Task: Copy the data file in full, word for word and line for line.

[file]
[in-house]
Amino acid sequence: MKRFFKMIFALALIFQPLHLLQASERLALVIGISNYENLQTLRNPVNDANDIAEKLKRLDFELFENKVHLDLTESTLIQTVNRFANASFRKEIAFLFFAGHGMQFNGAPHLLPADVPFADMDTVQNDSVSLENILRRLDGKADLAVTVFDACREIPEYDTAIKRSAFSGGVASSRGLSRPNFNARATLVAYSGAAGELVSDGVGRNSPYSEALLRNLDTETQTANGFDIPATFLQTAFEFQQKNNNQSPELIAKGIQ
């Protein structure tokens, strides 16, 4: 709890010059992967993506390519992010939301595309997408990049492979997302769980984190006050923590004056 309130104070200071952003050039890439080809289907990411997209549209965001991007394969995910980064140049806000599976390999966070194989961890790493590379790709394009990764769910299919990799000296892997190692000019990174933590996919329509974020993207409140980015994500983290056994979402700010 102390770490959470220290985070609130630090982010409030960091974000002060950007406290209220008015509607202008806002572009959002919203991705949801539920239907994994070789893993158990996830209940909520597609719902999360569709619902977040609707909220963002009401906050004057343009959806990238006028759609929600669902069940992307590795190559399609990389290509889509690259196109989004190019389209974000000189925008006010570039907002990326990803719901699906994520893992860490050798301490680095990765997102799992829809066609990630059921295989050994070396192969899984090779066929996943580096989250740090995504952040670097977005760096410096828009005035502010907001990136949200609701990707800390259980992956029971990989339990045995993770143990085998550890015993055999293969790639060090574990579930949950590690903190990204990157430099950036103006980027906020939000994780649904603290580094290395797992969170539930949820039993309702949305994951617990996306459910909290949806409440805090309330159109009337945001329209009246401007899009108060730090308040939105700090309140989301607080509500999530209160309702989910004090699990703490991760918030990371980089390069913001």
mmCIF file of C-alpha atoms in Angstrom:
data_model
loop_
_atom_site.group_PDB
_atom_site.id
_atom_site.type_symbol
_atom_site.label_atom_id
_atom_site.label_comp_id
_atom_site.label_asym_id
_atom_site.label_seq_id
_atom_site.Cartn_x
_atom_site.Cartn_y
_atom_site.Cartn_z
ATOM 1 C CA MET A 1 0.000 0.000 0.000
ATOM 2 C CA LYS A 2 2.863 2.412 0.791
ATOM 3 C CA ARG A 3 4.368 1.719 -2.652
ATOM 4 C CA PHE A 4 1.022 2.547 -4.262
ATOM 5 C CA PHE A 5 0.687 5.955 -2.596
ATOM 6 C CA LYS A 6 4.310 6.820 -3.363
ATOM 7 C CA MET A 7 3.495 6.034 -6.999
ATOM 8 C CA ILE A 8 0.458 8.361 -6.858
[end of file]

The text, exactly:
[in-house]
Amino acid sequence: MKRFFKMIFALALIFQPLHLLQASERLALVIGISNYENLQTLRNPVNDANDIAEKLKRLDFELFENKVHLDLTESTLIQTVNRFANASFRKEIAFLFFAGHGMQFNGAPHLLPADVPFADMDTVQNDSVSLENILRRLDGKADLAVTVFDACREIPEYDTAIKRSAFSGGVASSRGLSRPNFNARATLVAYSGAAGELVSDGVGRNSPYSEALLRNLDTETQTANGFDIPATFLQTAFEFQQKNNNQSPELIAKGIQ
């Protein structure tokens, strides 16, 4: 709890010059992967993506390519992010939301595309997408990049492979997302769980984190006050923590004056 309130104070200071952003050039890439080809289907990411997209549209965001991007394969995910980064140049806000599976390999966070194989961890790493590379790709394009990764769910299919990799000296892997190692000019990174933590996919329509974020993207409140980015994500983290056994979402700010 102390770490959470220290985070609130630090982010409030960091974000002060950007406290209220008015509607202008806002572009959002919203991705949801539920239907994994070789893993158990996830209940909520597609719902999360569709619902977040609707909220963002009401906050004057343009959806990238006028759609929600669902069940992307590795190559399609990389290509889509690259196109989004190019389209974000000189925008006010570039907002990326990803719901699906994520893992860490050798301490680095990765997102799992829809066609990630059921295989050994070396192969899984090779066929996943580096989250740090995504952040670097977005760096410096828009005035502010907001990136949200609701990707800390259980992956029971990989339990045995993770143990085998550890015993055999293969790639060090574990579930949950590690903190990204990157430099950036103006980027906020939000994780649904603290580094290395797992969170539930949820039993309702949305994951617990996306459910909290949806409440805090309330159109009337945001329209009246401007899009108060730090308040939105700090309140989301607080509500999530209160309702989910004090699990703490991760918030990371980089390069913001």
mmCIF file of C-alpha atoms in Angstrom:
data_model
loop_
_atom_site.group_PDB
_atom_site.id
_atom_site.type_symbol
_atom_site.label_atom_id
_atom_site.label_comp_id
_atom_site.label_asym_id
_atom_site.label_seq_id
_atom_site.Cartn_x
_atom_site.Cartn_y
_atom_site.Cartn_z
ATOM 1 C CA MET A 1 0.000 0.000 0.000
ATOM 2 C CA LYS A 2 2.863 2.412 0.791
ATOM 3 C CA ARG A 3 4.368 1.719 -2.652
ATOM 4 C CA PHE A 4 1.022 2.547 -4.262
ATOM 5 C CA PHE A 5 0.687 5.955 -2.596
ATOM 6 C CA LYS A 6 4.310 6.820 -3.363
ATOM 7 C CA MET A 7 3.495 6.034 -6.999
ATOM 8 C CA ILE A 8 0.458 8.361 -6.858